Erin M, July 28, 2011 (view all comments by Erin M)
This books feels like it was written a couple of decades ago, in a good way. It fits nicely into that YA subgenre of New York latchkey kids navigating interpersonal and family issues, and the time travel aspect is worked in seamlessly - it does nothing to pull you out of the fairly quiet and ordinary goings-on. It's very much written for middle readers (the central mystery, for instance, is not all that mysterious, and the brief discussions of time travel theory are at a pretty basic level), but it never talks down, and the emotions are so clear and natural that I never cared that I basically knew what was going on even when Miranda didn't.
The comparison to A Wrinkle in Time is obvious, of course, but it also bears similarities in tone and warmth to L'Engle's Austin family series (particularly The Young Unicorns, another New York-based mystery) - Miranda's family may not be quite as nuclear as the Austins, but the same down-to-earth, homey vibe is there.
Kirstin Fearnley, January 28, 2011 (view all comments by Kirstin Fearnley)
2009's Newbery winner, this young adult novel is the story of a girl in 1970s New York who receives mysterious, prophetic messages which ask for a letter in return. Miranda, who's already having a rough year with her best friend no longer talking to her, must decide what it all means and what her role ultimately is going to be. This was a spectacularly good book and I'm so glad to have read it.
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time travel;fiction;friendship;mystery;science fiction;newbery;ya;young adult;fantasy;new york city;1970s;new york;novel;newbery medal;children s;family;historical fiction;wrinkle in time;coming of age;game shows;middle school;children;realistic fiction;g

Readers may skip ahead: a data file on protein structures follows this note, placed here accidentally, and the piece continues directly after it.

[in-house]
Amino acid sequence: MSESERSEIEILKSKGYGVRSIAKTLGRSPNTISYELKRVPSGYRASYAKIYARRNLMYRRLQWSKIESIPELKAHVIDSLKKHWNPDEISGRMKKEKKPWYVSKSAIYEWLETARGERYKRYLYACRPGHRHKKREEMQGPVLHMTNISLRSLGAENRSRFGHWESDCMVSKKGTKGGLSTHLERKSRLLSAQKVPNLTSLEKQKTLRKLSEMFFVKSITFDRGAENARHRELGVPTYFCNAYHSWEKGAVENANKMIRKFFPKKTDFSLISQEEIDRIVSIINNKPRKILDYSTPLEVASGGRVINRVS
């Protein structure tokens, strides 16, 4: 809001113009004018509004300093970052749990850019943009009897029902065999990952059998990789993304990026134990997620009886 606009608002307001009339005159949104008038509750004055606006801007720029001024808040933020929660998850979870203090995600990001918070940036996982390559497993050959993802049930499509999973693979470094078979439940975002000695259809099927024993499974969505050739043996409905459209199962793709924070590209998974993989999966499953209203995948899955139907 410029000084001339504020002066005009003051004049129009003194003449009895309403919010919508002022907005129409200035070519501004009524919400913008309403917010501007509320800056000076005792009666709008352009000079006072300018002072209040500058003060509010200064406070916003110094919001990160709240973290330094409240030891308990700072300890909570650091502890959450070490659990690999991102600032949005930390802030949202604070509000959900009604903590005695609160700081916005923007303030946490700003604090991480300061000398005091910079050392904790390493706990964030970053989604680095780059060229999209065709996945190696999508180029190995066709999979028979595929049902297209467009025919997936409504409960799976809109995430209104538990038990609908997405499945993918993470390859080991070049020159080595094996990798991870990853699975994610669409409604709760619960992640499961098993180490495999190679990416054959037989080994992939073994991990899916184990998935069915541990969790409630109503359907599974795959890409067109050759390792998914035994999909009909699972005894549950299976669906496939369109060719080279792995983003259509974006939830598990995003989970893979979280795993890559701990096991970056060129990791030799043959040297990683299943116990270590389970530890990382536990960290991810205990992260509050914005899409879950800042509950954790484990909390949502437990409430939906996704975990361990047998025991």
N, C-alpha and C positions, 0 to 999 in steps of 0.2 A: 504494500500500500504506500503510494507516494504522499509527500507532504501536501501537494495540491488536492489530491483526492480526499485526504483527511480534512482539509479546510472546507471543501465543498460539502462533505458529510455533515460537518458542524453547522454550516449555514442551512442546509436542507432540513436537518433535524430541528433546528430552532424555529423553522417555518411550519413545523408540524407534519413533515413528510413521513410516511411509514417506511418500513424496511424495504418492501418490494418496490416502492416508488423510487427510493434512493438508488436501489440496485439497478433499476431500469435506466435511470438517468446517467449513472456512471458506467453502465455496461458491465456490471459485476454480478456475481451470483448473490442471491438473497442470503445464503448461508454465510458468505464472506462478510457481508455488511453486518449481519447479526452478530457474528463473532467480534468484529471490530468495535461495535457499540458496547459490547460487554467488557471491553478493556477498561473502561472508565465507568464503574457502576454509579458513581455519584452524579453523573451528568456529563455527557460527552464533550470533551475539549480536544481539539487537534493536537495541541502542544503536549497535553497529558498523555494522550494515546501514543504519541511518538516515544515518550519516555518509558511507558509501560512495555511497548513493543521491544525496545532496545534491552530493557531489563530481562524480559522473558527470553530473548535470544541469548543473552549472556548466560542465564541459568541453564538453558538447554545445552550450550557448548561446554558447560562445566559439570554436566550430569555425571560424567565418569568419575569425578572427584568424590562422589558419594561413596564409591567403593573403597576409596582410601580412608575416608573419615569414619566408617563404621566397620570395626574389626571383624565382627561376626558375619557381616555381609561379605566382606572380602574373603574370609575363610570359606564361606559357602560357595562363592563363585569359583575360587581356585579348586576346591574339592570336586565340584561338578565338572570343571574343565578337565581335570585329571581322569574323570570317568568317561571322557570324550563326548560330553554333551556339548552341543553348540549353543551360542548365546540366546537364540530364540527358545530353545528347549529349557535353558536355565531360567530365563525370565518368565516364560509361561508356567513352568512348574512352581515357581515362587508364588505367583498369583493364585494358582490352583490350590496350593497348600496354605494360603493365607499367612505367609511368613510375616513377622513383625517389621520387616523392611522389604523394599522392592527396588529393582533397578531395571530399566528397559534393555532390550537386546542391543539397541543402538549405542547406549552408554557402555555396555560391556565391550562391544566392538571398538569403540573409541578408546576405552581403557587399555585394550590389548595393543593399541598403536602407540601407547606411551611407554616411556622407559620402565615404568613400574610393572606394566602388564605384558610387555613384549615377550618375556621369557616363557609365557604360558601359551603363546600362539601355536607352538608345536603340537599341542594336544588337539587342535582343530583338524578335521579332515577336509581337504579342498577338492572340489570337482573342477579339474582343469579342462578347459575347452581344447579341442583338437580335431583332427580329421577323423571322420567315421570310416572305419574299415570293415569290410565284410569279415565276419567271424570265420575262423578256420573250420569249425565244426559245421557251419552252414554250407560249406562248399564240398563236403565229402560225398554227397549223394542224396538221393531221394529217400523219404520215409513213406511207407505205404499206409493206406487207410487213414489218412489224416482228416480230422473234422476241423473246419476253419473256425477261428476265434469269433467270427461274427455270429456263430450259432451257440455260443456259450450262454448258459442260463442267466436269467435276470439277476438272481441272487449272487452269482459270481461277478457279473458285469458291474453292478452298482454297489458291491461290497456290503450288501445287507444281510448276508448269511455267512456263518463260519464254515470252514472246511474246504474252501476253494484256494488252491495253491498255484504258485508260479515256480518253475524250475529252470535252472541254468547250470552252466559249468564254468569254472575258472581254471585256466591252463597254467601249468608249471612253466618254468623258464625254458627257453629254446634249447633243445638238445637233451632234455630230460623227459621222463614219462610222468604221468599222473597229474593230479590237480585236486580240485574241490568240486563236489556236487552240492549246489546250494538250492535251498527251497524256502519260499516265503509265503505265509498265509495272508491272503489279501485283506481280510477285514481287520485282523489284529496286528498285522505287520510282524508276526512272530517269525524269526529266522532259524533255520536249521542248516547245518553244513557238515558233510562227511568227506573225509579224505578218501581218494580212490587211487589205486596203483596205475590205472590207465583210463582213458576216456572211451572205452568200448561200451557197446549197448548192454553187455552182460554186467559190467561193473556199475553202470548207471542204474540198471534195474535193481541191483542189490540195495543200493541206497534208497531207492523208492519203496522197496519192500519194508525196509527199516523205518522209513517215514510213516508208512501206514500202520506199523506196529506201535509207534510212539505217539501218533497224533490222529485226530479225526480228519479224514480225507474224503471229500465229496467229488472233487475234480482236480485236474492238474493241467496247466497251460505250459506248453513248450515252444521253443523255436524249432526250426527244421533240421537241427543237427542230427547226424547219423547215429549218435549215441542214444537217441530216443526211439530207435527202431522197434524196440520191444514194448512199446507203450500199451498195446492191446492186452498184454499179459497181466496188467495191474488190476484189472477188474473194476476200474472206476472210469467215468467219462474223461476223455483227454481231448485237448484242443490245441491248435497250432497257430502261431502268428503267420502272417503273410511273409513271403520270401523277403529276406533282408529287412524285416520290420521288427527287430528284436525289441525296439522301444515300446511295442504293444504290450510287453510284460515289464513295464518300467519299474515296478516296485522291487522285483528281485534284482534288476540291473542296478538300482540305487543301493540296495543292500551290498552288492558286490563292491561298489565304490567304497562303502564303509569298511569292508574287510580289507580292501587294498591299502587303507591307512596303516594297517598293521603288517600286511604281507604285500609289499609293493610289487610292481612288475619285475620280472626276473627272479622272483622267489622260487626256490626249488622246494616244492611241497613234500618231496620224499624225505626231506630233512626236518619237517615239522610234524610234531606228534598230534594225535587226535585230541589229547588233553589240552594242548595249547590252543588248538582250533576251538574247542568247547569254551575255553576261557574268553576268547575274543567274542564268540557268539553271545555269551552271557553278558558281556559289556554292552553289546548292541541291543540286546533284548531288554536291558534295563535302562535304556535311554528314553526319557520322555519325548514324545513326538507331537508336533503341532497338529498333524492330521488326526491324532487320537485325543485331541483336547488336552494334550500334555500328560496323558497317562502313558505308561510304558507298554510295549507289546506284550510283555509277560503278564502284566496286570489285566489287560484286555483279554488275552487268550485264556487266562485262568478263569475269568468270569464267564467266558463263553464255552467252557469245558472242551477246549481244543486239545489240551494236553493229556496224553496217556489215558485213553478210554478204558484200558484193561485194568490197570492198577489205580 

by Kirkus (Starred Review),
"[W]hen all the sidewalk characters from Miranda's Manhattan world converge amid mind-blowing revelations and cunning details, teen readers will circle back to the beginning and say,'Wow ... cool.'"
by Booklist (Starred Review),
"[T]he mental gymnastics required of readers are invigorating; and the characters, children, and adults are honest bits of humanity no matter in what place or time their souls rest."
by School Library Journal (Starred Review),
"This unusual, thought-provoking mystery will appeal to several types of readers."
by The Wall Street Journal,
"Readers...are likely to find themselves chewing over the details of this superb and intricate tale long afterward."
by The New York Time Book Review,
"Smart and mesmerizing."
From two-time Newbery honoree and Printz honoree, Gary D. Schmidt, comes a tale of high fantasy, where a peaceful civilization of a faraway planet has been besieged by a dark lord, and in a desperate attempt for survival send their most precious gift across the cosmos, hurtling past a trillion lighted stars . . . all the way into the lunchbox of Tommy Pepper, sixth grader, of Plymouth, Massachusetts.
From the Mixed-Up Files of Mrs. Basil E. Frankweiler meets Chasing Vermeer in this clever middle grade debut
When Theodora Tenpenny spills a bottle of rubbing alcohol on her late grandfathers painting, she discovers what seems to be an old Renaissance masterpiece underneath. Thats great news for Theo, whos struggling to hang onto her familys two-hundred-year-old townhouse and support her unstable mother on her grandfathers legacy of $463. Theres just one problem: Theos grandfather was a security guard at the Metropolitan Museum of Art, and she worries the painting may be stolen.
With the help of some unusual new friends, Theo's search for answers takes her all around Manhattan, and introduces her to a side of the city—and her grandfather—that she never knew. To solve the mystery, she'll have to abandon her hard-won self-reliance and build a community, one serendipitous friendship at a time.
Uniquely readable, entirely charming, and a pleasure from start to finish. Debuts this good are meant to be discovered.” —SLJ Fuse 8 Blog
Riveting from start to finish.” —BookPage
The Valorim are about to fall to a dark lord when they send a necklace containing their planet across the cosmos, hurtling past a trillion stars . . . all the way into the lunchbox of Tommy Pepper, sixth grader, of Plymouth, Mass. Mourning his late mother, Tommy doesn't notice much about the chain he found, but soon he is drawing the twin suns and humming the music of a hanorah. As Tommy absorbs the art and language of the Valorim, their enemies target him. When a creature begins ransacking Plymouth in search of the chain, Tommy learns he must protect his family from villains far worse than he's ever imagined.
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